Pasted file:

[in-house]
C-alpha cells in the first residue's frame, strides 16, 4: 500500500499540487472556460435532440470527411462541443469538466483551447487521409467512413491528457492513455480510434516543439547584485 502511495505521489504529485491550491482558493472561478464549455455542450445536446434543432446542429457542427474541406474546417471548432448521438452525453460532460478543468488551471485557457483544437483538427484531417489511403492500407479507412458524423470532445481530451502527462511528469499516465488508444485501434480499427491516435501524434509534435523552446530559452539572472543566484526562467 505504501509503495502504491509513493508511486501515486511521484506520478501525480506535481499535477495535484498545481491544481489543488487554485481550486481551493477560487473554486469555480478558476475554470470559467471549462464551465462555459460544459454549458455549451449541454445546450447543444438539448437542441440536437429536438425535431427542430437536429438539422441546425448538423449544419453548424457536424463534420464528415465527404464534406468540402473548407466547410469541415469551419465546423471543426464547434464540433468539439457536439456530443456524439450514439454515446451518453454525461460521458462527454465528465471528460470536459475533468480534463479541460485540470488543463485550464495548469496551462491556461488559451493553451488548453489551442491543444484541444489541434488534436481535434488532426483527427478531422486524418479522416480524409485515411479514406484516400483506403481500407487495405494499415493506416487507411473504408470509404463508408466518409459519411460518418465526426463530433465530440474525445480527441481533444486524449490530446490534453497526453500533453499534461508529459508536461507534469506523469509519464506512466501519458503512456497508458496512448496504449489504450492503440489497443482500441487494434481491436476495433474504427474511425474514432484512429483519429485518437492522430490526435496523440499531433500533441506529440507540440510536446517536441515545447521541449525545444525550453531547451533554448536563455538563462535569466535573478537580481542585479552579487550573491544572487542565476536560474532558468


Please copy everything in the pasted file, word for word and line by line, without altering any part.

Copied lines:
[in-house]
C-alpha cells in the first residue's frame, strides 16, 4: 500500500499540487472556460435532440470527411462541443469538466483551447487521409467512413491528457492513455480510434516543439547584485 502511495505521489504529485491550491482558493472561478464549455455542450445536446434543432446542429457542427474541406474546417471548432448521438452525453460532460478543468488551471485557457483544437483538427484531417489511403492500407479507412458524423470532445481530451502527462511528469499516465488508444485501434480499427491516435501524434509534435523552446530559452539572472543566484526562467 505504501509503495502504491509513493508511486501515486511521484506520478501525480506535481499535477495535484498545481491544481489543488487554485481550486481551493477560487473554486469555480478558476475554470470559467471549462464551465462555459460544459454549458455549451449541454445546450447543444438539448437542441440536437429536438425535431427542430437536429438539422441546425448538423449544419453548424457536424463534420464528415465527404464534406468540402473548407466547410469541415469551419465546423471543426464547434464540433468539439457536439456530443456524439450514439454515446451518453454525461460521458462527454465528465471528460470536459475533468480534463479541460485540470488543463485550464495548469496551462491556461488559451493553451488548453489551442491543444484541444489541434488534436481535434488532426483527427478531422486524418479522416480524409485515411479514406484516400483506403481500407487495405494499415493506416487507411473504408470509404463508408466518409459519411460518418465526426463530433465530440474525445480527441481533444486524449490530446490534453497526453500533453499534461508529459508536461507534469506523469509519464506512466501519458503512456497508458496512448496504449489504450492503440489497443482500441487494434481491436476495433474504427474511425474514432484512429483519429485518437492522430490526435496523440499531433500533441506529440507540440510536446517536441515545447521541449525545444525550453531547451533554448536563455538563462535569466535573478537580481542585479552579487550573491544572487542565476536560474532558468